Relics of Galileo on display in Florence
Body parts of the world famous heretic are revealed to supporters as Catholic relics are displayed to the faithful.
Fri, Jul 23, 2010 at 12:39 PM
SCIENCE VS. THE CHURCH: Portrait of Galileo Galilei by Justus Sustermans painted in 1636. National Maritime Museum, Greenwich, London. (Photo: Wikimedia Commons)
Galileo is called the “father of modern science.” But in 1633, he was called a heretic by the Roman Catholic Church, forced to recant his scientific belief that the Earth revolved around the Sun. Now, centuries later, Galileo's tooth, thumb, and index finger are on display at the Galileo Museum in Florence, Italy. As the New York Times reports, these relics highlight the continuing tensions between science and the Catholic church.
Galileo was born Galileo di Vincenzo Bonaiuti de' Galilei in 1564 in Pisa. His contributions to modern science, astronomy and physics are considered to have initiated modern science. After 1610, he clashed with the church by supporting heliocentrism, which placed the Sun, not the Earth, at the center of the universe. This refuted the Bible’s stance that the world cannot be moved, and Galileo was forced to recant his position and to live out the rest of his life under house arrest. In 1992, the church acknowledged that the judge who convicted Galileo was wrong, but the proceedings did not completely clear Galileo.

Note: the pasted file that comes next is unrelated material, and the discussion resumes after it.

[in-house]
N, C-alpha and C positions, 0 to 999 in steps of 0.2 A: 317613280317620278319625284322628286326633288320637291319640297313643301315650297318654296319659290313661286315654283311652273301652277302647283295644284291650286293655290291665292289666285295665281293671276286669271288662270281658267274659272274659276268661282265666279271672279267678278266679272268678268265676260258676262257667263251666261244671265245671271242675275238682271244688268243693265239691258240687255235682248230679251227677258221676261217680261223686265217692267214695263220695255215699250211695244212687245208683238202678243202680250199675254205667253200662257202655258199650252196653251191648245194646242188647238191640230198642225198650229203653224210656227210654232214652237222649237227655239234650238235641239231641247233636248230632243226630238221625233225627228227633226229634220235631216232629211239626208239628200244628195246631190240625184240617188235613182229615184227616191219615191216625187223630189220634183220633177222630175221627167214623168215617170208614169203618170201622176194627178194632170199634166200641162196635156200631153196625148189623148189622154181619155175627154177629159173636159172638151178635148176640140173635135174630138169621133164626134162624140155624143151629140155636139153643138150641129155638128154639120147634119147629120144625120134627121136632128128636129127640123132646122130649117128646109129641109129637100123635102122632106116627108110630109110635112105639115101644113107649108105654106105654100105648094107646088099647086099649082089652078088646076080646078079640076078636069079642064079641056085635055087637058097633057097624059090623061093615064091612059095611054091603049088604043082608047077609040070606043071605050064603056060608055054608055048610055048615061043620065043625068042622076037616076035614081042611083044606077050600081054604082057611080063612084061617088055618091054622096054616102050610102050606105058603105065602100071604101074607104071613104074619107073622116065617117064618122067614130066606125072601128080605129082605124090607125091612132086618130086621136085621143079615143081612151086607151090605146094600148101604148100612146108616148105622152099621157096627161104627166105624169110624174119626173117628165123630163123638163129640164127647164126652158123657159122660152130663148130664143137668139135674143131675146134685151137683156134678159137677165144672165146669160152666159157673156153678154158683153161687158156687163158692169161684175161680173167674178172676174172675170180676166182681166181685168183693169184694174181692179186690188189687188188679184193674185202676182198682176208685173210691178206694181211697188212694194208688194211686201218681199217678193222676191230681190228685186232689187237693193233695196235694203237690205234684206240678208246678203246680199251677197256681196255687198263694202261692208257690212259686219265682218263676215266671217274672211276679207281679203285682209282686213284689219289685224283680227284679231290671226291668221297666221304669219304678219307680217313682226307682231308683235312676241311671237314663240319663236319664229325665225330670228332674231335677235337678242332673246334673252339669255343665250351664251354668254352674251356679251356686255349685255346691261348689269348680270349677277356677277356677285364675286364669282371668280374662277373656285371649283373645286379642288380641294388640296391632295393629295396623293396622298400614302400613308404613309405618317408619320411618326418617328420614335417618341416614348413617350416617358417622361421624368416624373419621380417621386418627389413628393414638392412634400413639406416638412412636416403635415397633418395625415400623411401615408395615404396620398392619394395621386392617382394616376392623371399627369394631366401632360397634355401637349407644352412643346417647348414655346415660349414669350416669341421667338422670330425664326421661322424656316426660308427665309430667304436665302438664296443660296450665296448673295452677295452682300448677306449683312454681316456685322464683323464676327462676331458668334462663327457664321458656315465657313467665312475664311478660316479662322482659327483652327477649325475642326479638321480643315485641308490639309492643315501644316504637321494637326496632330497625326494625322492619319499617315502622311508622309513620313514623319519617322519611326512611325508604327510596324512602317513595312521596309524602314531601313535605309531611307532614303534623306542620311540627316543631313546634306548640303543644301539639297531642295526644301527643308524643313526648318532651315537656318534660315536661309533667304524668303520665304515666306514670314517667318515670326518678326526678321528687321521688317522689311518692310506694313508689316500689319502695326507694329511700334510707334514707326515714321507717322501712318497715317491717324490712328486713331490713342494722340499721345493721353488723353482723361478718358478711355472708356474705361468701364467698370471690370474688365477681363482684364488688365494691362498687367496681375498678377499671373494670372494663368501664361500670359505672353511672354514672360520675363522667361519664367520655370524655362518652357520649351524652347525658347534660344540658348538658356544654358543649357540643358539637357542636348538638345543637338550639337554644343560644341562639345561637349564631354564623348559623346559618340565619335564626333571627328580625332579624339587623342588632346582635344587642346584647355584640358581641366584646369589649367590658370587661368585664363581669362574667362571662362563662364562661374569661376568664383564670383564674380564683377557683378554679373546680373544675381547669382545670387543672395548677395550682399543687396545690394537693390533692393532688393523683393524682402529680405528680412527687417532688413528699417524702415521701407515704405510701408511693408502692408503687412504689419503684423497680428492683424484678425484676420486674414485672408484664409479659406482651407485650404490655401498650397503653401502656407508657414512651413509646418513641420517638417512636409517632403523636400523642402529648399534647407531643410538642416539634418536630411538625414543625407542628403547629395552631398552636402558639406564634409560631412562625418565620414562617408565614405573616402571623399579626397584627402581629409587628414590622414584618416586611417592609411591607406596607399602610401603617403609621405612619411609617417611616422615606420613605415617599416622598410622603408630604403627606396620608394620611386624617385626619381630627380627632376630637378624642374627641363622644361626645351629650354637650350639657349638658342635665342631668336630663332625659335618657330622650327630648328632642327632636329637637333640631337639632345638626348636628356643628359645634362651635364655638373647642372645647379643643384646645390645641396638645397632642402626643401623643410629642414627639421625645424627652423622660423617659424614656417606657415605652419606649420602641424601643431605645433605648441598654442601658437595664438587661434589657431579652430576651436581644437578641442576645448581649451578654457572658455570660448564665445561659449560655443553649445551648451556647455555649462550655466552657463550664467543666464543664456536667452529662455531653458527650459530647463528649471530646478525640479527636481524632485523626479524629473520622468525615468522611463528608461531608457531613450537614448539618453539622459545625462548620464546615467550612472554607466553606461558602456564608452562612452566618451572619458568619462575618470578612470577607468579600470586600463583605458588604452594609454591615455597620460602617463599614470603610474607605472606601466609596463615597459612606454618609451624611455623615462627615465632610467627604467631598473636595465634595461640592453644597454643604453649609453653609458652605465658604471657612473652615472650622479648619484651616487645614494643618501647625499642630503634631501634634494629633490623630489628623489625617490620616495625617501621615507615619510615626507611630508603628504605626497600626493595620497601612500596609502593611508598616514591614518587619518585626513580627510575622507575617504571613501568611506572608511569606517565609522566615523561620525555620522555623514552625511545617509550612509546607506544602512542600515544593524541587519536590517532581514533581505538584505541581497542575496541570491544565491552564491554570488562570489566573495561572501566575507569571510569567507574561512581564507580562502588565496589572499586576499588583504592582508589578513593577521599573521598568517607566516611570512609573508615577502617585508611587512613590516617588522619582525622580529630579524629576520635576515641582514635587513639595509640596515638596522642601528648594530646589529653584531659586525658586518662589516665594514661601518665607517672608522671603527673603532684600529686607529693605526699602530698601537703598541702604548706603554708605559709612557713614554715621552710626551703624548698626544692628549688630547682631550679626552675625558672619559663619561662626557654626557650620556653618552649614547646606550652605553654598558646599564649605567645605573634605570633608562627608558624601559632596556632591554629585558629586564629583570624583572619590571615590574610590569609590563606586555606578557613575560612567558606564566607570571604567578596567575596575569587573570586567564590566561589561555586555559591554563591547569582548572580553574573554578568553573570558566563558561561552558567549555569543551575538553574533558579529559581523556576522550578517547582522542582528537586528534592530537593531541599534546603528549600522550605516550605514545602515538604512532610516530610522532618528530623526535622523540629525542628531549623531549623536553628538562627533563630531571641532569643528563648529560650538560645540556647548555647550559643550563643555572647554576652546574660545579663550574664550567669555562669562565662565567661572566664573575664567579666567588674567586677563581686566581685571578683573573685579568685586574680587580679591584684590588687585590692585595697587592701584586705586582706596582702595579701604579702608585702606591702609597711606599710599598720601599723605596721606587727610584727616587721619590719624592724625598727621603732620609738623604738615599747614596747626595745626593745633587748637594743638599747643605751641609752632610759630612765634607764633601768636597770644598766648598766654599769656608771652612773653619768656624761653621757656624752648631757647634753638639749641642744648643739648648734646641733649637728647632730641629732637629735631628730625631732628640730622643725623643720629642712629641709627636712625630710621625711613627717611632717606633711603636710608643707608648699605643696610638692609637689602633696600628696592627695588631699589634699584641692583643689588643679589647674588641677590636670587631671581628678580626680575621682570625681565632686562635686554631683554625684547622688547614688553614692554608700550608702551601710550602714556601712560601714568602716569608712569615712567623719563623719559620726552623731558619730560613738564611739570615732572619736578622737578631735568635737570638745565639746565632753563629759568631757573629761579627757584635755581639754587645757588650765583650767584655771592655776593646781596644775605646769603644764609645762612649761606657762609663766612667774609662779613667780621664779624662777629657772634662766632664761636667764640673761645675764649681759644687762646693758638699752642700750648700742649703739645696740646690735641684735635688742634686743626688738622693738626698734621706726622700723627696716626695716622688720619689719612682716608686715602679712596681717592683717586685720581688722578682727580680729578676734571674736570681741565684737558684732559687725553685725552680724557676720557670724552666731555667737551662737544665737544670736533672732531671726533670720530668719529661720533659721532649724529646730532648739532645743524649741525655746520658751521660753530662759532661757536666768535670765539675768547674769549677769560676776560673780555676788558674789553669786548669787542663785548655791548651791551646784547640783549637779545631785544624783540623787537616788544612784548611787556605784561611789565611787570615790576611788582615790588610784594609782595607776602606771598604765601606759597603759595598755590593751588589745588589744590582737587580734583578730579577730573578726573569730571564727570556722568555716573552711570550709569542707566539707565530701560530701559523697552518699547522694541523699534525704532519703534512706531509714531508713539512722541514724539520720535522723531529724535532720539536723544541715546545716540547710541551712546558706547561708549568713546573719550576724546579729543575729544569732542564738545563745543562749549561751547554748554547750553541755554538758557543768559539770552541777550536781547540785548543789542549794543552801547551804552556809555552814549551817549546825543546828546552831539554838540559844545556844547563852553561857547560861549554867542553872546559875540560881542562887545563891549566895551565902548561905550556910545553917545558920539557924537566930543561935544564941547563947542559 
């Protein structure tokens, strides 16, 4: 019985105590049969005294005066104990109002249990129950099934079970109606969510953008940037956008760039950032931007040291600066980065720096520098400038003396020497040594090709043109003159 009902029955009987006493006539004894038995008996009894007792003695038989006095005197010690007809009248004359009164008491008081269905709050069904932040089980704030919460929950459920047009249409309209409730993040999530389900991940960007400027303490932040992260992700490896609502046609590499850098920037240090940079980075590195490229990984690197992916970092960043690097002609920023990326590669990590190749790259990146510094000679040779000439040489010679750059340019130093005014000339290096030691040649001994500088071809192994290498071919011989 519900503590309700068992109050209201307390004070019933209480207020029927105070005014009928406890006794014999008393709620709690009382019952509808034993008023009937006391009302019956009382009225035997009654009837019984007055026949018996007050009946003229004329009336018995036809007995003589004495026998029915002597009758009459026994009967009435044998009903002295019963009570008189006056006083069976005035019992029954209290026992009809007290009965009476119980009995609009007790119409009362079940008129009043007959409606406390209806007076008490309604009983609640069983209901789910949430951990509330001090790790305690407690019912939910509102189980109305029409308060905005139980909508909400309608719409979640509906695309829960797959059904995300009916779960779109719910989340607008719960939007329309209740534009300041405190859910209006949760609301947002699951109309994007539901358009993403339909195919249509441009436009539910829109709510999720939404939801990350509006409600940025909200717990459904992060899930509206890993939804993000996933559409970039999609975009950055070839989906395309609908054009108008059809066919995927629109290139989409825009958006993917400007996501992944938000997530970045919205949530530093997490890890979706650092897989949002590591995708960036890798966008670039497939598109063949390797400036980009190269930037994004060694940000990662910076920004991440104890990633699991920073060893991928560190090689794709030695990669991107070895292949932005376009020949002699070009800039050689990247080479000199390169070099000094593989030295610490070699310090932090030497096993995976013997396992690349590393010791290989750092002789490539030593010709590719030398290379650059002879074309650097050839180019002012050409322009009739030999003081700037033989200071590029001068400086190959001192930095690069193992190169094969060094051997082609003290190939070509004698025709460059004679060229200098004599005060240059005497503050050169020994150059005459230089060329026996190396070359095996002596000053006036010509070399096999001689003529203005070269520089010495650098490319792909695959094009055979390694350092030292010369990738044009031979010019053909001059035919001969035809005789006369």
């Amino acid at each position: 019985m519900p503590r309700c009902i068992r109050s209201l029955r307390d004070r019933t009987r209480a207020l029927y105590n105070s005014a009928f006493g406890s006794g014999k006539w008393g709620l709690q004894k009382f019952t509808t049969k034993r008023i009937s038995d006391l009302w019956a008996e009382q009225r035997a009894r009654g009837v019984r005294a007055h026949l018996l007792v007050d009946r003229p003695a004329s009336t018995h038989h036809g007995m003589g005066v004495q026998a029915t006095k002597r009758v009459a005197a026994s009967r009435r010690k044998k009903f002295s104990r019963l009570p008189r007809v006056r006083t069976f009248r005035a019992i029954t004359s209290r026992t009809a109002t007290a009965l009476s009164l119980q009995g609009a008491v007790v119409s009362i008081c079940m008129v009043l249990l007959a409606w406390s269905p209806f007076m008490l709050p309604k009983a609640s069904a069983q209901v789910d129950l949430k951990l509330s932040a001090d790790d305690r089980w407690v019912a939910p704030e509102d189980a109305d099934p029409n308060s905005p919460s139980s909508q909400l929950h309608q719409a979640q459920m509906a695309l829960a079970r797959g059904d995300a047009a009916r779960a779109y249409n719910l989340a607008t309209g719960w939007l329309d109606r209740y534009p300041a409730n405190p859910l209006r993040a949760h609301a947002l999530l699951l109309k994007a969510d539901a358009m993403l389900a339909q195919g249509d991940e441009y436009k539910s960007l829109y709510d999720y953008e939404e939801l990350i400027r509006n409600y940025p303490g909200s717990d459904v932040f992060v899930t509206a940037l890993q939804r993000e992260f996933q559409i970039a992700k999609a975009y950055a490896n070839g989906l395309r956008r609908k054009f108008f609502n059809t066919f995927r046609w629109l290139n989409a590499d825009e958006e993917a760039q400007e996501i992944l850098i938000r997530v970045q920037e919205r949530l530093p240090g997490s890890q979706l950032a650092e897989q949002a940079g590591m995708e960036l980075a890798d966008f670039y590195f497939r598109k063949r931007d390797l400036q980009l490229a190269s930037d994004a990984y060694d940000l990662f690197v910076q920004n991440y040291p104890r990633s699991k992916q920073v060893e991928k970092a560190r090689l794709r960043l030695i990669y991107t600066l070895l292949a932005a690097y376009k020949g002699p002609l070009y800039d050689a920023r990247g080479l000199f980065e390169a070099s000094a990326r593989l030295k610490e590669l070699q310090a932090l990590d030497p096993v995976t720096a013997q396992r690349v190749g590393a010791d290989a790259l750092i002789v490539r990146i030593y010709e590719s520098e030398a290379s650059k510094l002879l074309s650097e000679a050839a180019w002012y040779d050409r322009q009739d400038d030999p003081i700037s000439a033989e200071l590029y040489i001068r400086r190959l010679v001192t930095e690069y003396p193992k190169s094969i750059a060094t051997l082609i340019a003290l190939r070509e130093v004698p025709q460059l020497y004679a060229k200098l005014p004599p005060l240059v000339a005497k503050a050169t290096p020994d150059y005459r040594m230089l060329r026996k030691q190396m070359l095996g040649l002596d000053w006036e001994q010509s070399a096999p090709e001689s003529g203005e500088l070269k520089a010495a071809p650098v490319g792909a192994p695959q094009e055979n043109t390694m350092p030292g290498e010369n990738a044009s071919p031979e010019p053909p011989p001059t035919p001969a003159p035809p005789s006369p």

In fact, the Catholic church has never acknowledged that Galileo was correct in his theory that the Earth is not the center of the universe. In 1992, Pope John Paul found “that the judges who condemned Galileo had erred but that the scientist had also erred in his arrogance in thinking that his theory would be accepted with no physical evidence.” The director of the Vatican’s Pontifical Council for Culture, Monsignor Gianfranco Ravasi, recently referred to the errors of “both sides” when talking about the church’s treatment of Galileo.
Nonetheless, this has not stopped Galileo’s remains from being displayed in the Catholic tradition of relics. Paolo Galluzzi is the director of the Galileo Museum who put Galileo's body parts on display. As he told the NY Times, “He’s a secular saint, and relics are an important symbol of his fight for freedom of thought.”
It seems that Galileo, who died in 1642, was not given a church burial because of his “heresy.” About a century later, he was unearthed in a Masonic ceremony, where several of his fingers, a tooth and vertebrae were removed as souvenirs. Galileo was then reburied in Florence’s Santa Croce Church next to the likes of Michelangelo. The thumb, index finger, and tooth disappeared, only to recently resurface. Just as the Catholic church displays the body parts of its saints, Galileo’s digits are now being observed and revered by his scientific followers.
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